Trump’s Feud With Corker Takes Him To a Darker Place

Republicans woke up Columbus Day morning to the sights and sounds of the wheels coming off their midterm-election bus and their legislative jalopy. First came a widely publicized war of words between President Trump and the prominent Republican senator, Foreign Relations Committee Chairman Bob Corker. Then came a Bloomberg News story by Jennifer Jacobs and Bill Allison laying out Steve Bannon’s intention to back challengers to most of the GOP senators seeking re-election next year.

The Trump-Corker contretemps began last week when the Tennessee lawmaker, who had been a top contender to be Trump’s running mate as well as secretary of State, took an obvious shot at the president when he told reporters that Secretary of State Rex Tillerson, Secretary of Defense Jim Mattis, and White House Chief of Staff John F. Kelly “are those people that help separate our country from chaos.” Corker amplified his criticism on Fox News Sunday, charging that Trump was treating his office like “a reality show,” with reckless threats toward other countries that could set the nation “on the path to World War III.”

The tweet wars then began in earnest. Trump fired back that Corker “didn’t have the guts” to run for re-election, and Corker reponded by saying, “It’s a shame the White House has become an adult day care center. Someone obviously missed their shift this morning.” After adding that the former reality television star was “like he’s doing ‘The Apprentice’ or something,” Corker concluded that “he concerns me,” and it should “concern anyone who cares about our nation.”

In a New York Times interview later Sunday, this in a phone call with Jonathan Martin and Mark Landler, Corker said that “I know for a fact that every single day at the White House, it’s a situation of trying to contain him.” Trump fired up his twitter gatling gun and wrote that “Bob Corker gave us the Iran Deal, & that’s about it. We need HealthCare, we need Tax Cuts/Reform, we need people that can get the job done!”

While Trump has been highly critical of the Republican-led Congress in general, and the Senate Republican leadership in particular, for their failure to repeal and replace Obamacare, his exchange with Corker went to a darker place. Corker did what a lot of Republican leaders have been tempted to do — question the president’s maturity and stability, and speculate how that might affect his performance as commander-in-chief.

Over the last year Trump has singled out for criticism two endangered GOP incumbents up for re-election this year, Jeff Flake of Arizona and Dean Heller of Nevada. He also has engaged in an on-going feud with Senate Majority Leader Mitch McConnell. If Trump is to get anything done legislatively without having to depend on Senate Minority Leader Chuck Schumer and House Minority Leader Nancy Pelosi, he must have the support of Corker, McConnell, Flake, and Heller. The opportunities to align with Schumer and Pelosi are likely to be few and far between.

Citing three sources “familiar with his plans,” the Bloomberg News article reported that Bannon “plans to support as many as 15 Republican Senate candidates in 2018, including several challengers to incumbents. He’ll support only candidates who agree to two conditions: They will vote against McConnell as majority leader, and they will vote to end senators’ ability to block legislation by filibustering. Bloomberg went on to say that only Senator Ted Cruz of Texas is safe because he’s considered sufficiently conservative and seen to be moving toward the more populist approach Bannon favors.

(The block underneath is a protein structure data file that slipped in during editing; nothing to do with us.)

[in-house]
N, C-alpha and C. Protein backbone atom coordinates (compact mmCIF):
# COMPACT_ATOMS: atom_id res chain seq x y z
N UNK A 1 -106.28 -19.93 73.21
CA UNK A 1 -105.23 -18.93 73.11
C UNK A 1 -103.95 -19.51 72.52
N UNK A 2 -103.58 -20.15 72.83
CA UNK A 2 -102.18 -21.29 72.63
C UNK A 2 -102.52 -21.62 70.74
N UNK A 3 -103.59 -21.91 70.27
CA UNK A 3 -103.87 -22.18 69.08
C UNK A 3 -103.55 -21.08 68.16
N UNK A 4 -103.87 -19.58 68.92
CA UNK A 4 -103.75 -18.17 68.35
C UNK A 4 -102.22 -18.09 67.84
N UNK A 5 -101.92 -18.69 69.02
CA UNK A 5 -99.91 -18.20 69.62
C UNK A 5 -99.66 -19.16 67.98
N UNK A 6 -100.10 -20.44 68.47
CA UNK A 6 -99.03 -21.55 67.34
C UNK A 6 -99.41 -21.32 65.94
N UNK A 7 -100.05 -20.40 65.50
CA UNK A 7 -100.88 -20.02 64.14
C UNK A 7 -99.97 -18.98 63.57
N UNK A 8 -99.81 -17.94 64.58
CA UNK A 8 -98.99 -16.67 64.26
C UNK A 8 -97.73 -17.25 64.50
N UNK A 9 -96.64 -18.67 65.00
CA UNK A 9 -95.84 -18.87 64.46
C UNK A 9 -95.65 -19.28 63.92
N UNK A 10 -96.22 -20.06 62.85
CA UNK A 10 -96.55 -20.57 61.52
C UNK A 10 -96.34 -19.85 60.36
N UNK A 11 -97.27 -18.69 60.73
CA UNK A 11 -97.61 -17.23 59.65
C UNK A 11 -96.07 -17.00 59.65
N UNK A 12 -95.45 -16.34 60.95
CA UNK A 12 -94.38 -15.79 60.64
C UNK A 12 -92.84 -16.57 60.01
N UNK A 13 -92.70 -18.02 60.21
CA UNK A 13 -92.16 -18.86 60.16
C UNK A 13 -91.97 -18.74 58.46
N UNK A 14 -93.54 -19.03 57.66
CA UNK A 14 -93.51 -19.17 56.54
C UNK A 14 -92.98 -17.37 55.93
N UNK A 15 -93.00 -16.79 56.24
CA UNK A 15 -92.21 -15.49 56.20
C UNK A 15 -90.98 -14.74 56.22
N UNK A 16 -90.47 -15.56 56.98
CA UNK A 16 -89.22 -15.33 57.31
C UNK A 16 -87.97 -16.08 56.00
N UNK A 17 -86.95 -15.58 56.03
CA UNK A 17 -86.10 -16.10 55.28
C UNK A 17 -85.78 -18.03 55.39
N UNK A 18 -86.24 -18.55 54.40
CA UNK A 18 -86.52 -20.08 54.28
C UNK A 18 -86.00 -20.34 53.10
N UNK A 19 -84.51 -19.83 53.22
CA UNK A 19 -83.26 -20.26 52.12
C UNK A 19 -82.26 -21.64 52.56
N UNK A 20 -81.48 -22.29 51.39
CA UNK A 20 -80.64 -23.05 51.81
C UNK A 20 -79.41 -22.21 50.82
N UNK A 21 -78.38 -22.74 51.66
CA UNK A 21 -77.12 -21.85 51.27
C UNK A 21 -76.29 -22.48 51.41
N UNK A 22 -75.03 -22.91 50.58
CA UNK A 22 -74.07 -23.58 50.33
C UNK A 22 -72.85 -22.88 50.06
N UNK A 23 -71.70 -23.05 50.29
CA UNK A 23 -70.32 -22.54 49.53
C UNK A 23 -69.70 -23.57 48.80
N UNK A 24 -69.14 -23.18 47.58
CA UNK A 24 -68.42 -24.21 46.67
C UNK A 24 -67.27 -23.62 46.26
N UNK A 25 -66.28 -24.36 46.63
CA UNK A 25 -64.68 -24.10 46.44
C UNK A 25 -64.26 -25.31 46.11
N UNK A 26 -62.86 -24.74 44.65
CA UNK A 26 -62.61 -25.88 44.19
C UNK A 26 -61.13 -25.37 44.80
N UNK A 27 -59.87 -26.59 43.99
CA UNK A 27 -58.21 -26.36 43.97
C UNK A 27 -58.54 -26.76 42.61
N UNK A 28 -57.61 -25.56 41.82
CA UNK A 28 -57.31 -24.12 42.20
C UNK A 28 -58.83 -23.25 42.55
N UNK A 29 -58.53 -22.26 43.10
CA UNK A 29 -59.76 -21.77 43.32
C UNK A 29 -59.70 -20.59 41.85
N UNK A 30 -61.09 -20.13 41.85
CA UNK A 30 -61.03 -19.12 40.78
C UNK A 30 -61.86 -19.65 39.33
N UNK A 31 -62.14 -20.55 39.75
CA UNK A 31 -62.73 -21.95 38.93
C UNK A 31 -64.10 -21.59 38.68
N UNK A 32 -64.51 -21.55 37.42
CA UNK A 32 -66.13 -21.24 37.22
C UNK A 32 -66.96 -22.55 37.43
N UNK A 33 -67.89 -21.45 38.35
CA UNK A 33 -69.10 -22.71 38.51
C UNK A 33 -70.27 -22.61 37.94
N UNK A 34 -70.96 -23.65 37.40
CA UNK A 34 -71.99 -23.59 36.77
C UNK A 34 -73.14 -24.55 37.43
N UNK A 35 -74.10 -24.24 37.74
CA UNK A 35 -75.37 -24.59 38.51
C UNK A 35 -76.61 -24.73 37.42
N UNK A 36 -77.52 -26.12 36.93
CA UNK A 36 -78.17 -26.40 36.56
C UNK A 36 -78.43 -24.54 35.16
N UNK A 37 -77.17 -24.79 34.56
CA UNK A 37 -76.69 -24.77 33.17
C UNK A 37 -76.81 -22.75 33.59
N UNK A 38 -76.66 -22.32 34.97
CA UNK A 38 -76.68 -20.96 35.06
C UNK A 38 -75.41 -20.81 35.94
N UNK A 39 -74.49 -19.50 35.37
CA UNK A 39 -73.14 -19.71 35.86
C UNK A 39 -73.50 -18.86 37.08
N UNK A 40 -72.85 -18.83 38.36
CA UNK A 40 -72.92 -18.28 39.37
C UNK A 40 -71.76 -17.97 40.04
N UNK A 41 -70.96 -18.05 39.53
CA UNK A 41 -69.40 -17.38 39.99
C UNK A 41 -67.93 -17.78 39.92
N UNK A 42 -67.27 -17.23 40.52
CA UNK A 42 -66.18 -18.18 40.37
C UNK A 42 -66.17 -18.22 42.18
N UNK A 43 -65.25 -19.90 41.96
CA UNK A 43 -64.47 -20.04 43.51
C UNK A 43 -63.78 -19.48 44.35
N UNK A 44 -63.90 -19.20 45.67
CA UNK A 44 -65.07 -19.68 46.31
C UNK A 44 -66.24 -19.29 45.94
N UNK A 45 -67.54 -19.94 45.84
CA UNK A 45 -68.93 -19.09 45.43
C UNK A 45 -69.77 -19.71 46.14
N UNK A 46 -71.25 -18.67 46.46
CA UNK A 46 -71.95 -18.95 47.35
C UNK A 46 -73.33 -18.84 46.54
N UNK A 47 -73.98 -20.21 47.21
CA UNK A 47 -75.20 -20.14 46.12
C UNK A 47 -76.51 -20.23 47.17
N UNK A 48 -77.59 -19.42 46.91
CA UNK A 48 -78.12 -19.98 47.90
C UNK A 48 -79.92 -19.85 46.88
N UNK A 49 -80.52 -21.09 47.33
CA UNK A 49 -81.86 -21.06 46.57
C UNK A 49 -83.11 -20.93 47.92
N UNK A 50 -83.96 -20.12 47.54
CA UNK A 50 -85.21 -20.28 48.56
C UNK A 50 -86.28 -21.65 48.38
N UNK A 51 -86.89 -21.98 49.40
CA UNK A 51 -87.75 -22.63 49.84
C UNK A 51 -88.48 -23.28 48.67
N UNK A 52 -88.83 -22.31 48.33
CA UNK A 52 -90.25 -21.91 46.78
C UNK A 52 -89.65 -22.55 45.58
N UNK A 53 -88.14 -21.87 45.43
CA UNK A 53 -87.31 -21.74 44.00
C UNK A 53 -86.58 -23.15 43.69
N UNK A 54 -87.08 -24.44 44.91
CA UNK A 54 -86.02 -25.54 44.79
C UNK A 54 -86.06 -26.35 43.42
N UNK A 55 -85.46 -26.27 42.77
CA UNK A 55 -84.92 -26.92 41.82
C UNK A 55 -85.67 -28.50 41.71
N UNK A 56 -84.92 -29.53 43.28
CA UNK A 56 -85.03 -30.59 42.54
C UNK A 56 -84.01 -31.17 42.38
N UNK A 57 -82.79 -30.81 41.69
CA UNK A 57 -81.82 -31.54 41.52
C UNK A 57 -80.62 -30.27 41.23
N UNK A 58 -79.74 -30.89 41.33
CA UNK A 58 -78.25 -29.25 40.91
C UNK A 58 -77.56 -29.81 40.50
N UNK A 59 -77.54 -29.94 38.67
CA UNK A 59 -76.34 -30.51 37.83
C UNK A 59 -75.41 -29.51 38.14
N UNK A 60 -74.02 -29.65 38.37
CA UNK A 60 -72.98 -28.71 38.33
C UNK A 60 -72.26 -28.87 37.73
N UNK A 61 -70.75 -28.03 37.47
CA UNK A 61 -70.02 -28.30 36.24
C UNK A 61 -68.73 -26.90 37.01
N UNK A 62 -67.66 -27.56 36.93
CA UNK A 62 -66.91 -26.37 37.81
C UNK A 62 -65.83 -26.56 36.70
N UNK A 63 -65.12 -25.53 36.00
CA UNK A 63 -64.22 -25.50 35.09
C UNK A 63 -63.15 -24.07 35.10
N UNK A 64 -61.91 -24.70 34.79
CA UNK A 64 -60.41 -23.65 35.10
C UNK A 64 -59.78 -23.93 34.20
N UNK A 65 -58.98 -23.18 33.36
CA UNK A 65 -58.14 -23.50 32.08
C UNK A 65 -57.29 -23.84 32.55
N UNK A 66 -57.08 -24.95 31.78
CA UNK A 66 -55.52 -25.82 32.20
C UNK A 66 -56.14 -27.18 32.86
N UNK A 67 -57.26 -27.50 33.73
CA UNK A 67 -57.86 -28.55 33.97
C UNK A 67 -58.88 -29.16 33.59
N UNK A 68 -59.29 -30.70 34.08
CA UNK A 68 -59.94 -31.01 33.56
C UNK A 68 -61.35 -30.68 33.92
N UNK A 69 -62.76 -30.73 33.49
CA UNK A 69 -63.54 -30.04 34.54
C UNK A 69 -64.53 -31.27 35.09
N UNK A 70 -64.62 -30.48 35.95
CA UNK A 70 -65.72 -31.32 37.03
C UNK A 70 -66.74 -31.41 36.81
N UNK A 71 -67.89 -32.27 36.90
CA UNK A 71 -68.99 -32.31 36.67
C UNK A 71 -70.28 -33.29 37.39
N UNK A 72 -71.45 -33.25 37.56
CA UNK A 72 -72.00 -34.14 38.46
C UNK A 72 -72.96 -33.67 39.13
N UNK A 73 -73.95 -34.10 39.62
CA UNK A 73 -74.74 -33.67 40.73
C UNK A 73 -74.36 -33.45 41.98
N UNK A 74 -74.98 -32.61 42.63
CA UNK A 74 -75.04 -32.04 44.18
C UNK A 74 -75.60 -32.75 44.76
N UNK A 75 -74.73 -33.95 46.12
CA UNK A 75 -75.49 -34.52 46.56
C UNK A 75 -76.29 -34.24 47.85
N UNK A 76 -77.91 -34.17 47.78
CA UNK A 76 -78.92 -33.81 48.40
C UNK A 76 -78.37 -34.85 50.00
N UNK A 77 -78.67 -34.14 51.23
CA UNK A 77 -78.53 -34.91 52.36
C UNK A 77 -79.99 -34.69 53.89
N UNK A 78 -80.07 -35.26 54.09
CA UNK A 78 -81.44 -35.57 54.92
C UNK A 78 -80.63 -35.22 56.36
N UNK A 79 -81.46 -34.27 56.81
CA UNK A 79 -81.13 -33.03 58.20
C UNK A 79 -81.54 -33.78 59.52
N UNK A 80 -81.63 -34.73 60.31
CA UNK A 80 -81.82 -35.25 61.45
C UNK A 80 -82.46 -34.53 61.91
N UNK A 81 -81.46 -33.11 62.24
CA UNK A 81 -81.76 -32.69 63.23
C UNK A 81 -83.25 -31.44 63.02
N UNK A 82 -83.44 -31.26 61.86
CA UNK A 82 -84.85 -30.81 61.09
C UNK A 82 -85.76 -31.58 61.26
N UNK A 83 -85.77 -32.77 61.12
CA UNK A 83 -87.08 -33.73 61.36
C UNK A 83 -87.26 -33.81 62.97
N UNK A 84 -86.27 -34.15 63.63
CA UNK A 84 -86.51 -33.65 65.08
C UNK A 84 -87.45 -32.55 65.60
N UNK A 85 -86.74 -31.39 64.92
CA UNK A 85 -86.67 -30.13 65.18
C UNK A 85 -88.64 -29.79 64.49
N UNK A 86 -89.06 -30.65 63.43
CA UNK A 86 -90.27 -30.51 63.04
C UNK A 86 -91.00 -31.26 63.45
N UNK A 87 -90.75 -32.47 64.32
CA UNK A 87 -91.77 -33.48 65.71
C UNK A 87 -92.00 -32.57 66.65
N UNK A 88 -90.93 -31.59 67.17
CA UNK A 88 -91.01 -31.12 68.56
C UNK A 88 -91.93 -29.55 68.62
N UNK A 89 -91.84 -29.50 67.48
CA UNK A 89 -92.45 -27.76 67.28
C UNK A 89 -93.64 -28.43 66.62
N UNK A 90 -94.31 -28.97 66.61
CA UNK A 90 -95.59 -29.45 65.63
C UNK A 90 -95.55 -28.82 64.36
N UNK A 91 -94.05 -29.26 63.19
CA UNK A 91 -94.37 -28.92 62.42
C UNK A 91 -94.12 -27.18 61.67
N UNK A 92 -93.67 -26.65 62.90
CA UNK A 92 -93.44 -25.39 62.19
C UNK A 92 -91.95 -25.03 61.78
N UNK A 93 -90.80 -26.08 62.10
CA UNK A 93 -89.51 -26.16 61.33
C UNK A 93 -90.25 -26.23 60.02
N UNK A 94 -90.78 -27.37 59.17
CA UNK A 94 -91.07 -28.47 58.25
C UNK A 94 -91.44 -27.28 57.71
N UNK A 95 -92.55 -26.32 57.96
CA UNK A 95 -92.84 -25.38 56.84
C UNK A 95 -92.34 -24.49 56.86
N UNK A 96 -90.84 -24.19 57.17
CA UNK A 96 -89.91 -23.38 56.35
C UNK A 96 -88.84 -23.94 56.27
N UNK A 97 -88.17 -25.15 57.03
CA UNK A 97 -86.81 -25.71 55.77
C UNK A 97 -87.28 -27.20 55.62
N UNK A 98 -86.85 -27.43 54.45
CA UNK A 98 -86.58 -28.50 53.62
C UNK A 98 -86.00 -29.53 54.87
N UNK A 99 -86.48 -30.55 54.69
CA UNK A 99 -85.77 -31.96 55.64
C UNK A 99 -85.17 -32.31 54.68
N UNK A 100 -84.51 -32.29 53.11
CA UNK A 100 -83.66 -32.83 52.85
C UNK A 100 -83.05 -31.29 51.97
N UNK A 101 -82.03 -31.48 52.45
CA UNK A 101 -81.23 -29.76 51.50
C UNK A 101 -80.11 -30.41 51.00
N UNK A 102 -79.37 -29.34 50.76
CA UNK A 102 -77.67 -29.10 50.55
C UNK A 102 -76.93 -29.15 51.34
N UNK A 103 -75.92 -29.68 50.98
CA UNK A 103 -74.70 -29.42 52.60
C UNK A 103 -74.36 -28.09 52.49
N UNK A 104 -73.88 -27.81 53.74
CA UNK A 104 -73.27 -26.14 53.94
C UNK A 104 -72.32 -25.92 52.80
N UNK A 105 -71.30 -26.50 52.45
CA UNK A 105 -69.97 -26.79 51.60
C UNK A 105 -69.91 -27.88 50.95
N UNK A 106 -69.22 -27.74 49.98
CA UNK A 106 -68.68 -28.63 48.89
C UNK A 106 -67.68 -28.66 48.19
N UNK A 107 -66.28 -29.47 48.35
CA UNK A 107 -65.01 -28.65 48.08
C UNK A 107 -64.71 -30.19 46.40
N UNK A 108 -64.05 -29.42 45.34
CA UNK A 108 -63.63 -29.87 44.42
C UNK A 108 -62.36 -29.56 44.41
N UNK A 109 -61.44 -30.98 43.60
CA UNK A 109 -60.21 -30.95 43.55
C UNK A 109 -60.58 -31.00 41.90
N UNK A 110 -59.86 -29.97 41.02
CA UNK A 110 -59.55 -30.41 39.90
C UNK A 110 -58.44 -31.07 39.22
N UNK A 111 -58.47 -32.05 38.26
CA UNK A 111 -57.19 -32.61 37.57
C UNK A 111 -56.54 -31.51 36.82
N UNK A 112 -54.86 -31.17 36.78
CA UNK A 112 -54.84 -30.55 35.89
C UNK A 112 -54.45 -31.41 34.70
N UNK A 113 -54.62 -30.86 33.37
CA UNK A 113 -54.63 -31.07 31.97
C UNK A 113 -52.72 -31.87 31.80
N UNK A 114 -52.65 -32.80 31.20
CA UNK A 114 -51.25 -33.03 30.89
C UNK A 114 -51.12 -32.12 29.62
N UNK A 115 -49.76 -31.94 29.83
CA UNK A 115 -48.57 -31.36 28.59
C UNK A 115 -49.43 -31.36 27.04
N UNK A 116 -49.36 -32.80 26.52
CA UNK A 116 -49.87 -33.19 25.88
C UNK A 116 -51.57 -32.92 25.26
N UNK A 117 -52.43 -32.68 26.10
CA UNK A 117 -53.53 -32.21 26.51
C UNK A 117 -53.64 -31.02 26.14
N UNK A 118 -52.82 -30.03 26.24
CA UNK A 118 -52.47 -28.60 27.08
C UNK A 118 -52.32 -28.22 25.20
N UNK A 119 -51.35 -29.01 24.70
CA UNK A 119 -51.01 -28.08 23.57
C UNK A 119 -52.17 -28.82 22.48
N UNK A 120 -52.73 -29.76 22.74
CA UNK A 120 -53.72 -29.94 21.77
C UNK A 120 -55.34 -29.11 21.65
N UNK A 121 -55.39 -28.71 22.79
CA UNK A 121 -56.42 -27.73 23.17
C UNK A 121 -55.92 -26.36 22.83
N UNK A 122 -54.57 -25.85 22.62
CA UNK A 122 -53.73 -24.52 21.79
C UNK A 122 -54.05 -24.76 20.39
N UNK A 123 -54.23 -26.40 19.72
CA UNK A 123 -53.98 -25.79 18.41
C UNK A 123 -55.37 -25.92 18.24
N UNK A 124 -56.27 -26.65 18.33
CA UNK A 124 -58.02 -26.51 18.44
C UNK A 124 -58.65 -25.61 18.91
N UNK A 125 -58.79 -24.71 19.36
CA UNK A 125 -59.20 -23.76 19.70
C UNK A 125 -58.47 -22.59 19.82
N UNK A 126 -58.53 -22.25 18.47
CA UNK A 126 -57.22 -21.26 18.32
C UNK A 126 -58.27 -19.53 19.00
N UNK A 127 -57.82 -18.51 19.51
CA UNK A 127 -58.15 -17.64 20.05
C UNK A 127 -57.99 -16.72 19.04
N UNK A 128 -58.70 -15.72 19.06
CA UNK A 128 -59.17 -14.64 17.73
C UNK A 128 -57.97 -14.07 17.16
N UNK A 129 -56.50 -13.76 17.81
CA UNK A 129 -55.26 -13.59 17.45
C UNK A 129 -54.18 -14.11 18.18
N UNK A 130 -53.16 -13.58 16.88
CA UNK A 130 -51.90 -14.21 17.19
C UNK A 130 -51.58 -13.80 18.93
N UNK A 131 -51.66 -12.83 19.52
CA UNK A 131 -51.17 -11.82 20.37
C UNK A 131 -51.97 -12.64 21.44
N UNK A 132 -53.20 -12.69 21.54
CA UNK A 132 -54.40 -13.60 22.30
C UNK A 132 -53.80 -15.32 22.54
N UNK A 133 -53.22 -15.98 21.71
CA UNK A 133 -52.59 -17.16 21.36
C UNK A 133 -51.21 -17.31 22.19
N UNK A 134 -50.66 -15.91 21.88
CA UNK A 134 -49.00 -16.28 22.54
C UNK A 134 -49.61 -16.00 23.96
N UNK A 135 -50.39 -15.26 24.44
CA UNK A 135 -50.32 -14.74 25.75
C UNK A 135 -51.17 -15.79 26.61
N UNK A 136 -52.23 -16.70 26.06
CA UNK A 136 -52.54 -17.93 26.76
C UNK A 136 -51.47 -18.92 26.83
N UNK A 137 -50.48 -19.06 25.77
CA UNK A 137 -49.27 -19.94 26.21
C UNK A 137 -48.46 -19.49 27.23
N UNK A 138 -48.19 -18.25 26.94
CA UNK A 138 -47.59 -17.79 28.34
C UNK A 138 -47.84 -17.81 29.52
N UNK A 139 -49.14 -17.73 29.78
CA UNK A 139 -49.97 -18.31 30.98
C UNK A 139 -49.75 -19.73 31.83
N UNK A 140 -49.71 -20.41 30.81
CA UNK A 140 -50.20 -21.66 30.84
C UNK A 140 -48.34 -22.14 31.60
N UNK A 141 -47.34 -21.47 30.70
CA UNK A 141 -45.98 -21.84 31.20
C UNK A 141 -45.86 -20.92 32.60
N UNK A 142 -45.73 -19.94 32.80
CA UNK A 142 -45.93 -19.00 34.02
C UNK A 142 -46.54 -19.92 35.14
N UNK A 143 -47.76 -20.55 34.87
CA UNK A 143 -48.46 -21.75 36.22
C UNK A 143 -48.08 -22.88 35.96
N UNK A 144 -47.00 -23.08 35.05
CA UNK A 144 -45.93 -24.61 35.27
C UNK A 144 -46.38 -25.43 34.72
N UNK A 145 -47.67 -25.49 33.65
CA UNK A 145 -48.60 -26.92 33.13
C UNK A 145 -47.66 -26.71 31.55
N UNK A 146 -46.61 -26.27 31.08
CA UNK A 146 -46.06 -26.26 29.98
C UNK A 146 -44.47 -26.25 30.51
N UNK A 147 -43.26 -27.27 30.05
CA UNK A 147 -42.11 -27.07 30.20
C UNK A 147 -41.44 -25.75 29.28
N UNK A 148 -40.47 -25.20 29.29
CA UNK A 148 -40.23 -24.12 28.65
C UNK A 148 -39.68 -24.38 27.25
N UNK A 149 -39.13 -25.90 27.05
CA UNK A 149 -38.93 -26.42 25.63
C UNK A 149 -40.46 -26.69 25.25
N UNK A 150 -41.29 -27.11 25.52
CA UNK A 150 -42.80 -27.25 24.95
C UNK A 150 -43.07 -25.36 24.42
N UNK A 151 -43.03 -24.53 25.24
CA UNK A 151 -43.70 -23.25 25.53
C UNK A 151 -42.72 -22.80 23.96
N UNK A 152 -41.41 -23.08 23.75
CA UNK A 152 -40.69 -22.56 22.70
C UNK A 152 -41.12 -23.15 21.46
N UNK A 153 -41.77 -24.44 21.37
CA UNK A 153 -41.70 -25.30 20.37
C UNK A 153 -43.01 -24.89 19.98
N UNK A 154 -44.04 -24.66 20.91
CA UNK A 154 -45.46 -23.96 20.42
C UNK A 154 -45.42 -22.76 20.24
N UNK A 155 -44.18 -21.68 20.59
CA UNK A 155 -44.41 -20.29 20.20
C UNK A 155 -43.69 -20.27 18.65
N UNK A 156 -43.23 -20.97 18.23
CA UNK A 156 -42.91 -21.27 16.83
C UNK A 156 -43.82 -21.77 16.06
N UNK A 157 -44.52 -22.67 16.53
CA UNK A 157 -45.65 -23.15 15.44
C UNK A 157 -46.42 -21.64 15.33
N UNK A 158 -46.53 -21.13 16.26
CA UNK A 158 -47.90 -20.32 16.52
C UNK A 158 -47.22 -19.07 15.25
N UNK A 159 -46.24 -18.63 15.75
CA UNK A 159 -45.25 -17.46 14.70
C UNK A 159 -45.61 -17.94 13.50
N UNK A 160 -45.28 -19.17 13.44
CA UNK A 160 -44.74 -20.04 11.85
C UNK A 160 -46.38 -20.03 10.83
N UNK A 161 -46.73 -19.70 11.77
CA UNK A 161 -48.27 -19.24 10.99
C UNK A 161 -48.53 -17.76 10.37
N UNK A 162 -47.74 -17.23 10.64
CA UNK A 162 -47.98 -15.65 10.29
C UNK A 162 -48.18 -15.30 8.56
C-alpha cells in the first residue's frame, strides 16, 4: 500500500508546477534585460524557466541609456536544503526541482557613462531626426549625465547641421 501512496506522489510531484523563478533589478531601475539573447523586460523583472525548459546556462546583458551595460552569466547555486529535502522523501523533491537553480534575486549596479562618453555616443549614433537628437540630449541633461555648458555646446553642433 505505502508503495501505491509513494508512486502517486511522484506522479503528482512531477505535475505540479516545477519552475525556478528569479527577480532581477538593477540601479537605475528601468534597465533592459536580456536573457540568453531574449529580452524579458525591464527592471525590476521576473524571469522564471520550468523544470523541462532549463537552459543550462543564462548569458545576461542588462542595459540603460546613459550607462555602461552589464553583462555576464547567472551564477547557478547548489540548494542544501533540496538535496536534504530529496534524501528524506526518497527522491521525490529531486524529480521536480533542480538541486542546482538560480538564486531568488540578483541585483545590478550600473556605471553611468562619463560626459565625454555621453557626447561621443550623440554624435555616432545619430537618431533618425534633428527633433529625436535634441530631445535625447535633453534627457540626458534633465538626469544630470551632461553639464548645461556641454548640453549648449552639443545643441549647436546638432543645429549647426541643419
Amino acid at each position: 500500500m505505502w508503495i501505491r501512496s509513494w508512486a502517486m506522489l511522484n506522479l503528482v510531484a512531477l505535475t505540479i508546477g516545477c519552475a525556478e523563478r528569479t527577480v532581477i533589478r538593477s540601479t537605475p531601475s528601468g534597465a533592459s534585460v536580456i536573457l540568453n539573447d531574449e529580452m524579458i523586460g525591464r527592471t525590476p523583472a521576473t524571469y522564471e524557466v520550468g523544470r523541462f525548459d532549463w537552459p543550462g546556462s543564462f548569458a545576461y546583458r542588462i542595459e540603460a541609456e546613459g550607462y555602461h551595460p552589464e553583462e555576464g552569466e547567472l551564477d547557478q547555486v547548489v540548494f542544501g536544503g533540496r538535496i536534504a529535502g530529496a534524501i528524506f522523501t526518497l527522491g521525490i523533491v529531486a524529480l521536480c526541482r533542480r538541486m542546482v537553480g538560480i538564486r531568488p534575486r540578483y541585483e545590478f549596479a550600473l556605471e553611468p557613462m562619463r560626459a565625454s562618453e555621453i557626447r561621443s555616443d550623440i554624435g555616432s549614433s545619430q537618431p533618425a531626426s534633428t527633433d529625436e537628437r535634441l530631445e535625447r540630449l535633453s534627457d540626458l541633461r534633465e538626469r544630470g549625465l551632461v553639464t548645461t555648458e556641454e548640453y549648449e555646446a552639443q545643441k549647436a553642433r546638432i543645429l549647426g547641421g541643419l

Bannon has already scored a victory in Alabama by successfully backing former state Supreme Court Chief Justice Roy Moore against a Luther Strange, a senator appointed by the GOP establishment. The Bloomberg piece reported that Bannon was targeting incumbents Flake, Heller, Nebraska’s Deb Fischer, Wyoming’s John Barrasso, and Utah’s Orrin Hatch, and the New York Times reported on Sunday that another Bannon favorite, Erik Prince, founder of the controversial security firm Blackwater, was considering a challenge to Barrasso. In the event that Sen. John McCain leaves office early — he is undergoing treatment for a virulent form of brain cancer — Bannon has indicated a preference for Paul Gosar, a state representative and tea party activist. In the race to replace Corker, Bannon intends to support Rep. Marsha Blackburn.

Almost any conversation with congressional Republicans starts and ends with the need to cut taxes, now that tax reform no longer seems possible. Having failed to pass any legislation of real significance this year, and with a president who carries little weight on Capitol Hill, Republicans desperately need to put some points on the board. They are banking on passing a tax cut that’s meaningful, that voters can see, feel, and touch. If they pass something insufficiently large, the political payoff will be commensurately small.

With 25 Democratic Senate seats up next year, ten in states Trump carried, five in states the former real estate developer won by 19 points or more, this should be a year for the GOP to expand its current narrow 52-48 majority. Under different circumstances, the GOP could hope to boost their Senate numbers by four to seven seats, perhaps even reaching the magic 60-seat Senate super-majority level that could break filibusters on party line votes. But given their current disarray, Republicans will need to fight hard to gain any new seats, and losing one or two of their own seats would put their majority in jeopardy.

The stakes are even higher in the House where their majority status is in real danger. The party needs to sublimate its divisions, get mainstream Republicans to the polls, and persuade the Trump base to cast ballot for non-Trump Republicans. That’s a tall order. And it’s why last week’s news reduced the odds of the GOP retaining its majority from a good bet to even money.